John Logie Baird FRSE (1888-1946) was a Scottish engineer and inventor of the world's first practical, publicly demonstrated television system, and also the world's first fully electronic colour television tube. Although Baird's electromechanical system was eventually displaced by purely electronic systems (such as those of Philo Farnsworth), his early successes demonstrating working television broadcasts and his colour and cinema television work earn him a prominent place in television's invention.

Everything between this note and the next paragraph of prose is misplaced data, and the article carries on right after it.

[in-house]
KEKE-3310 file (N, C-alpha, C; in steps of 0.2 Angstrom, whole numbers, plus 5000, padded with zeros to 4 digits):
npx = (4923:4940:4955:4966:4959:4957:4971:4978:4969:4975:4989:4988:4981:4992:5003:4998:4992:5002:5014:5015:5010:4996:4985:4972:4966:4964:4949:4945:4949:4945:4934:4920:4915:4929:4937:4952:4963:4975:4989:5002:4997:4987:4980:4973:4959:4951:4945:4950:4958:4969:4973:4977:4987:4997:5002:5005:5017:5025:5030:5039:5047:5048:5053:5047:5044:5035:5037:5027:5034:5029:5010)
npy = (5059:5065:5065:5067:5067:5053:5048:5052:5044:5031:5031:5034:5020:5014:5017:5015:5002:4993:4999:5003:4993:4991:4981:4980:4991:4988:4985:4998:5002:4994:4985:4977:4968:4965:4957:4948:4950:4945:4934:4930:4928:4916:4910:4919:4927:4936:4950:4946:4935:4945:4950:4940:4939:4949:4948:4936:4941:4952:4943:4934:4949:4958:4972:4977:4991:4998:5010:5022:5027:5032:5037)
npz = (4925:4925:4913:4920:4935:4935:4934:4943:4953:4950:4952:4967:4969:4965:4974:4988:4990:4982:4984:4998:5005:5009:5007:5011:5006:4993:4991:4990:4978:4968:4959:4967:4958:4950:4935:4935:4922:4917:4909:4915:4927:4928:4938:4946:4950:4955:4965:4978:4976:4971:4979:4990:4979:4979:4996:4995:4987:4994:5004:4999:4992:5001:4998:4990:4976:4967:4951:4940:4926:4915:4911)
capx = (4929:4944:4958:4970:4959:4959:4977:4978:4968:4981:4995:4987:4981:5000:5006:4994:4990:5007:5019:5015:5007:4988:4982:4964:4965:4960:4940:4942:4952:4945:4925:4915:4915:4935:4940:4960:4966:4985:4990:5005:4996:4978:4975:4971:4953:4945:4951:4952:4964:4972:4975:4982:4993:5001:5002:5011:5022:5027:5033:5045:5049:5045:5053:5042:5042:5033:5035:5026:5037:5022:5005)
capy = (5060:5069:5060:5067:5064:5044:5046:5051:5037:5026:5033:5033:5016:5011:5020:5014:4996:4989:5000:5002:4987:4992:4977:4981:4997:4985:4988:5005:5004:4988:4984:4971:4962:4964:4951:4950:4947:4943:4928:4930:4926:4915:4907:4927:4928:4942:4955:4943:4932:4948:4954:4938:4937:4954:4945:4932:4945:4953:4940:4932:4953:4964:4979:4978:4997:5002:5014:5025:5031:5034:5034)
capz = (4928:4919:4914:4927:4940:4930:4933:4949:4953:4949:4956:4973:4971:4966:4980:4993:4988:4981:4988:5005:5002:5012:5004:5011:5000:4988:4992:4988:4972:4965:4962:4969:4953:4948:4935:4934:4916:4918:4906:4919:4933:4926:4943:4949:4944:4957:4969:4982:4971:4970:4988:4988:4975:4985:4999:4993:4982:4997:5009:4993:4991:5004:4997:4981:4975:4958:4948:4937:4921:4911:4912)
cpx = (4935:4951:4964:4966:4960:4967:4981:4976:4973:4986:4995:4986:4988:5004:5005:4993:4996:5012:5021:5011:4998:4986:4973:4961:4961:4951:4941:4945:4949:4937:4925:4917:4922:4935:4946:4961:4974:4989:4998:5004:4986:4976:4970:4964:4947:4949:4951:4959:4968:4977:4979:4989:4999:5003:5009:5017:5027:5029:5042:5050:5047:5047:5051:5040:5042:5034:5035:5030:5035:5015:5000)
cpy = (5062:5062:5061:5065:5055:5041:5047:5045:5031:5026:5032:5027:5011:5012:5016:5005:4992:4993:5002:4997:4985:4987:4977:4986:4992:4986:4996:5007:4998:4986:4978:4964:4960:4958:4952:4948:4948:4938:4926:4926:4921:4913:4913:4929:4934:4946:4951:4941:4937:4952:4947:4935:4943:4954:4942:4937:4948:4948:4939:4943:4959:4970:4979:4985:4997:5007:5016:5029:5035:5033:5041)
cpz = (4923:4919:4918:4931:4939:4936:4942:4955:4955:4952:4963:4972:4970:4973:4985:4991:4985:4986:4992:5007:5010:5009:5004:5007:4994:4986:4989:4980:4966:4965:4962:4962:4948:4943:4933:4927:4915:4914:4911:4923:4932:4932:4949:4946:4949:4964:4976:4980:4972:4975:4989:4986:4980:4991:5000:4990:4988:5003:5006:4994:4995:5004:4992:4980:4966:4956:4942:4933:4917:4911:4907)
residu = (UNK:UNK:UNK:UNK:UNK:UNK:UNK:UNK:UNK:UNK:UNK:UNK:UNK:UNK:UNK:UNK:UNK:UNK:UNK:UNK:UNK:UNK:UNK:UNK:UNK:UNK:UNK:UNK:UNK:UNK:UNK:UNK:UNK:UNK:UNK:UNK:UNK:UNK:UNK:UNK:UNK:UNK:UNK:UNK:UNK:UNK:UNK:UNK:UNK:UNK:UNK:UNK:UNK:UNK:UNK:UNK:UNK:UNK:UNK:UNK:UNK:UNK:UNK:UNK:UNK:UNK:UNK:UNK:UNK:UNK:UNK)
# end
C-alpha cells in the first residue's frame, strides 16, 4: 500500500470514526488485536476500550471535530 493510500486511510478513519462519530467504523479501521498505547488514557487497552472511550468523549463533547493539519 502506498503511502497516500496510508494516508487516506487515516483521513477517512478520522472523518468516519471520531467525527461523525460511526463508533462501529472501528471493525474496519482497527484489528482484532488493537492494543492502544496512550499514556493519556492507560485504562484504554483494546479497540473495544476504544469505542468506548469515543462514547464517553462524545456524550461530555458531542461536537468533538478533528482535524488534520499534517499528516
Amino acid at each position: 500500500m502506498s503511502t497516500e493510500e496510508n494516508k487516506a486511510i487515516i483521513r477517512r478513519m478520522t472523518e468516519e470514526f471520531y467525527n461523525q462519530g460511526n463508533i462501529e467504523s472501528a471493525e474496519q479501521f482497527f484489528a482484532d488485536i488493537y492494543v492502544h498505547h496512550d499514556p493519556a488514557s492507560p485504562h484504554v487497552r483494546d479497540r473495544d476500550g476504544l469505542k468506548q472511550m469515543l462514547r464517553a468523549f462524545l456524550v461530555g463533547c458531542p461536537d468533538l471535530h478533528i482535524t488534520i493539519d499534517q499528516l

In 2002, Logie Baird was ranked number 44 in the list of the "100 Greatest Britons" following a UK-wide vote. In 2006, Logie Baird was also named as one of the 10 greatest Scottish scientists in history, having been listed in the National Library of Scotland's 'Scottish Science Hall of Fame'.
Baird was born in Helensburgh, Dunbartonshire (Helensburgh is now in the Argyll and Bute council area). He was educated at Larchfield Academy (now part of Lomond School), Helensburgh; the Glasgow and West of Scotland Technical College (which later became the University of Strathclyde); and the University of Glasgow. His degree course was interrupted by World War I and he never returned to graduate.